The United States on Thursday put into effect tougher screening rules on investments from abroad that initially exempt some of its close allies but not Japan.

The new regulations boost the authority of the Committee on Foreign Investment in the U.S. (CFIUS), which examines foreign plans to invest in the country from a national security perspective. Screenings of investments in critical technologies and certain real estate are now tighter.

Specifically, investments in crucial technologies and infrastructure not intended to lead to controlling stakes and personal data, which were previously outside the authority of CFIUS, are now subject to its reviews.

The committee is also set to ramp up reviews of transactions of real estate close to military facilities and investments in ports and airports.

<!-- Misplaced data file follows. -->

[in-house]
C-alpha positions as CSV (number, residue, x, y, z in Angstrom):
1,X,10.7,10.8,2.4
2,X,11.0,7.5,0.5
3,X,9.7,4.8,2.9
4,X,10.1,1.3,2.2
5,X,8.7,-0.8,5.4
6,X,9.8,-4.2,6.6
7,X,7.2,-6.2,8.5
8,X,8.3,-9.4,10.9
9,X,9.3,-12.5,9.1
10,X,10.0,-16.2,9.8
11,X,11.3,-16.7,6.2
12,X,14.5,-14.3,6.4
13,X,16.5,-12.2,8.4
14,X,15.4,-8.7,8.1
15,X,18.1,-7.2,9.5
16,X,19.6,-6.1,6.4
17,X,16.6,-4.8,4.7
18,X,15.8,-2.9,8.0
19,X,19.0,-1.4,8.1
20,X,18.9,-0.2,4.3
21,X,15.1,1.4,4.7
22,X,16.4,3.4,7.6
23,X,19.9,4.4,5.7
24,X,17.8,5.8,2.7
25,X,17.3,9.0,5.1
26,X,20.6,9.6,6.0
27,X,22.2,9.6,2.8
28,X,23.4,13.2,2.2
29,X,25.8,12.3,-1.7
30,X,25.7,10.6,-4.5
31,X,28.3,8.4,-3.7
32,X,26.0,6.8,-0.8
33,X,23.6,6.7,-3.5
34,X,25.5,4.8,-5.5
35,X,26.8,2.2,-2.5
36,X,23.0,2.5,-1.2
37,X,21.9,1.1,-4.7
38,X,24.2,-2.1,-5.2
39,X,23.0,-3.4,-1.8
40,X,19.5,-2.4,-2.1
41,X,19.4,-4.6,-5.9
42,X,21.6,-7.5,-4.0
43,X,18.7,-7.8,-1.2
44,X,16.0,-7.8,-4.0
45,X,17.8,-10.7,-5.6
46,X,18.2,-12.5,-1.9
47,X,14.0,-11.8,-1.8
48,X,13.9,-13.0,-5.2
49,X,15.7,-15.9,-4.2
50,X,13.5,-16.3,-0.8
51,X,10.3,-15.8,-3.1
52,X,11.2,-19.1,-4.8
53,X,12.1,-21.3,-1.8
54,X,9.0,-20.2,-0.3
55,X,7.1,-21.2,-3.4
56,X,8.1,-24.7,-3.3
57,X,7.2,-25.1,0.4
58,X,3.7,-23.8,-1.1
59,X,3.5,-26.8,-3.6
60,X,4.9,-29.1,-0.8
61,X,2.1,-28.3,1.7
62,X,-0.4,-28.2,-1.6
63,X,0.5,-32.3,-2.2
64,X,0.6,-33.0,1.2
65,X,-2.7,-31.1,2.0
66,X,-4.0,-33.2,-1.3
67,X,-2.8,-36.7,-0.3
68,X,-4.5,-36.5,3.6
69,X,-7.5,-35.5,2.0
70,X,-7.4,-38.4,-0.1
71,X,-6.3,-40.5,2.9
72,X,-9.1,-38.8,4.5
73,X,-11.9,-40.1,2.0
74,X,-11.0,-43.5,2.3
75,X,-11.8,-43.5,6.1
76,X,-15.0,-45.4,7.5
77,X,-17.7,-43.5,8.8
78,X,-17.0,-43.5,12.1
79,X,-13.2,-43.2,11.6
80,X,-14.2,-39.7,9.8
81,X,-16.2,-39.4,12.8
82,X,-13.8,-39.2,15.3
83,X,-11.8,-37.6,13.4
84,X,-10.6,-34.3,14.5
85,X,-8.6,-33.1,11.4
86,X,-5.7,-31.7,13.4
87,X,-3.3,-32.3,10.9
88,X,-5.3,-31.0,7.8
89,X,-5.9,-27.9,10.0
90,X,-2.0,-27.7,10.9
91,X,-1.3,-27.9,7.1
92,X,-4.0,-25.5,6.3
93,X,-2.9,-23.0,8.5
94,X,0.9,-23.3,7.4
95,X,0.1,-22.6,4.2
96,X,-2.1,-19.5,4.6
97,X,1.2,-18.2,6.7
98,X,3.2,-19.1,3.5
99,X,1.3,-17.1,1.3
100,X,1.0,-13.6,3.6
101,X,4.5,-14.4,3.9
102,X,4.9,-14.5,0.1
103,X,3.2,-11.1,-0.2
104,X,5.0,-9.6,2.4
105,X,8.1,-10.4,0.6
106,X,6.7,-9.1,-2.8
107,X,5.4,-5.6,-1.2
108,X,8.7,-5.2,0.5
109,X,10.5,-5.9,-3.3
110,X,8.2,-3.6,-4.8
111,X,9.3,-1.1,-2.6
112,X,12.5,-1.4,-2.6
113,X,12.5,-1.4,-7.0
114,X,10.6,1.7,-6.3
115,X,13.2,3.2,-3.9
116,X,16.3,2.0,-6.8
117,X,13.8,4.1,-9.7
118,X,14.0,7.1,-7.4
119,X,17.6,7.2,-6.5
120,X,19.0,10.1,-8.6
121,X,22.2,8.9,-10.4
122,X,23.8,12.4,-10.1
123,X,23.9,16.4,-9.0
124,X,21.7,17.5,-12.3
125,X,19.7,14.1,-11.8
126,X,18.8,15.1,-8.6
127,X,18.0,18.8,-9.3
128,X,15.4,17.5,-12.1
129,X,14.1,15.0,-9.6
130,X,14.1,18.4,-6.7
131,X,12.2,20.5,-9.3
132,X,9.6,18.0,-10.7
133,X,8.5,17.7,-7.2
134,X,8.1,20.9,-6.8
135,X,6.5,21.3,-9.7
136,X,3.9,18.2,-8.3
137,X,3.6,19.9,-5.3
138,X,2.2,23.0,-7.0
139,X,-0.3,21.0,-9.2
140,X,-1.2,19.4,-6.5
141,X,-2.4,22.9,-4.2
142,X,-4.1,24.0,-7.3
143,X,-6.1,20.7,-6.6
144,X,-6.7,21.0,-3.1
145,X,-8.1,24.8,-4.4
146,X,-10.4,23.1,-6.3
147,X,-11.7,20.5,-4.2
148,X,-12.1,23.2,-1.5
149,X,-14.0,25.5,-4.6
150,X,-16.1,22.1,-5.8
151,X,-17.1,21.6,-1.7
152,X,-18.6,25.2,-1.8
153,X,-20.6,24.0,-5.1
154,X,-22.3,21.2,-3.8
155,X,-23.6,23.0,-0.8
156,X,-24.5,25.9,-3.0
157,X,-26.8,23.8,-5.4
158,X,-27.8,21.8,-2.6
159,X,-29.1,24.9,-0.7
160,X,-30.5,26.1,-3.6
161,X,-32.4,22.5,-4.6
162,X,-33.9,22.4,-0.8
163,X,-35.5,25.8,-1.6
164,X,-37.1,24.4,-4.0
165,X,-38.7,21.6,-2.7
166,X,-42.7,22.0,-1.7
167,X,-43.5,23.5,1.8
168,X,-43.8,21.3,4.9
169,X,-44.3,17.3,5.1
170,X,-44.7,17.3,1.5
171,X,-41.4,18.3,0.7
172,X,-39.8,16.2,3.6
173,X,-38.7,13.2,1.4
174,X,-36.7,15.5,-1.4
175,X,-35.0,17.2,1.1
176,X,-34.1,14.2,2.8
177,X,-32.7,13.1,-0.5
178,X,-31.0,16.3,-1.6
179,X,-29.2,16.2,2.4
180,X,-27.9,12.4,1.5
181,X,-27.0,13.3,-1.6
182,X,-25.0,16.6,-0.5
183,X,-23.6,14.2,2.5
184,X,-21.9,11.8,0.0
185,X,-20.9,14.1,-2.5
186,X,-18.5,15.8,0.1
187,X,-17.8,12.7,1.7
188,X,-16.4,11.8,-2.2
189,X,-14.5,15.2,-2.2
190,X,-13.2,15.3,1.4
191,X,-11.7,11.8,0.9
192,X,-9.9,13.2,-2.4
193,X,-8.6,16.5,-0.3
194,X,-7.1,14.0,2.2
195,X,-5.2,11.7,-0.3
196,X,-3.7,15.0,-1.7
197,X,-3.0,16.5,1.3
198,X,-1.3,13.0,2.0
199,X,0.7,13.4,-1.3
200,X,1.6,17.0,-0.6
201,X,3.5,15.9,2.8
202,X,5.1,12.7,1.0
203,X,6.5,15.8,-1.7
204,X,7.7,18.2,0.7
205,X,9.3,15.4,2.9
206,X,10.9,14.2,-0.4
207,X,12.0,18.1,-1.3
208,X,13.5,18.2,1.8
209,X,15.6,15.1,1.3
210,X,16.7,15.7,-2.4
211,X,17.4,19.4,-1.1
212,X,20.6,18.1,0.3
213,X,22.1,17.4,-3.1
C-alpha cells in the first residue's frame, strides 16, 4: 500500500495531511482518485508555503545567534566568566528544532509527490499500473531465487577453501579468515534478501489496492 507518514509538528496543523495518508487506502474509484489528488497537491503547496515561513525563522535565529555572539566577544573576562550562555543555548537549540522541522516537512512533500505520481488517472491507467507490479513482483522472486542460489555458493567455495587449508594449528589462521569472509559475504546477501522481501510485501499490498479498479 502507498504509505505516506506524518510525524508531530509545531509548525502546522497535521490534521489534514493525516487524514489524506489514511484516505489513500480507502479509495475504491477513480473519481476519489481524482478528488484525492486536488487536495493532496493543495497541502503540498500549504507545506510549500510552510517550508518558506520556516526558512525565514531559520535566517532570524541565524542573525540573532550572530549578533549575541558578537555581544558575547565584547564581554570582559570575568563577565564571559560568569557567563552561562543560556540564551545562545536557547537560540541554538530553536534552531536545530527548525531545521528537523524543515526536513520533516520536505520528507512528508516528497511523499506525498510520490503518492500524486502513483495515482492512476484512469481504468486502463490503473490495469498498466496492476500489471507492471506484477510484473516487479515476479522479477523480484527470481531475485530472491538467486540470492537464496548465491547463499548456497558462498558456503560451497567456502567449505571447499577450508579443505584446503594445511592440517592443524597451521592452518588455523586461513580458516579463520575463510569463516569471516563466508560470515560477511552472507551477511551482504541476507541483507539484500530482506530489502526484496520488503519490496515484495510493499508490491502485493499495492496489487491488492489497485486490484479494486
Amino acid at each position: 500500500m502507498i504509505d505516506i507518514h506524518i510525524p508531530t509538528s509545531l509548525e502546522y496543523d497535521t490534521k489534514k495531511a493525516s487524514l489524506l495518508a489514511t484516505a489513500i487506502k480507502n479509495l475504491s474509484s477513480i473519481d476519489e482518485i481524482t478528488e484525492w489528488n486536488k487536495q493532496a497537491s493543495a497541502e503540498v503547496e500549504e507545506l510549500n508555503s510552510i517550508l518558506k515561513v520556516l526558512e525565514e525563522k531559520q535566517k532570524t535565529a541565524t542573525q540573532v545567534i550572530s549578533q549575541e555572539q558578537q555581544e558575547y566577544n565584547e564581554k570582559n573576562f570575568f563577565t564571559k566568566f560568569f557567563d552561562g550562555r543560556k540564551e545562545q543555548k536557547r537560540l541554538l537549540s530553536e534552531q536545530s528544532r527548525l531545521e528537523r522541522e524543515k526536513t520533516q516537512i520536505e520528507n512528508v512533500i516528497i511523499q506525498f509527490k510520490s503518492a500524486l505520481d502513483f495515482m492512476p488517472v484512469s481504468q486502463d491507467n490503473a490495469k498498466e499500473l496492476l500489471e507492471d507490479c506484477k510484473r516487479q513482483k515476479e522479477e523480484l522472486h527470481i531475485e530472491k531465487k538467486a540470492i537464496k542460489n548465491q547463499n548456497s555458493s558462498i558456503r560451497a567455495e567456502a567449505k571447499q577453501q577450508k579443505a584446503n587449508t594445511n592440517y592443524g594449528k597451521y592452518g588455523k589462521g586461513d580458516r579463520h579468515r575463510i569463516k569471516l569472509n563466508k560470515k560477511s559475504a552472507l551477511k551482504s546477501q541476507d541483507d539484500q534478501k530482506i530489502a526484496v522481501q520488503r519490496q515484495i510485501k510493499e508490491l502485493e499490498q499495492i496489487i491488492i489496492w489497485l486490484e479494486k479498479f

Of the U.S. allies with strong security ties, Britain, Canada and Australia will be exempt from the stricter reviews for the first two years. Japan will not.

Although the exemption is not available to Japan, a U.S. Treasury Department source said the list of countries excluded from the tougher regulations may be expanded in the future.

The administration of U.S. President Donald Trump has been gradually giving more power to CFIUS, an interagency body spanning such organizations as the treasury and defense departments, following heightened trade tensions between the United States and China.

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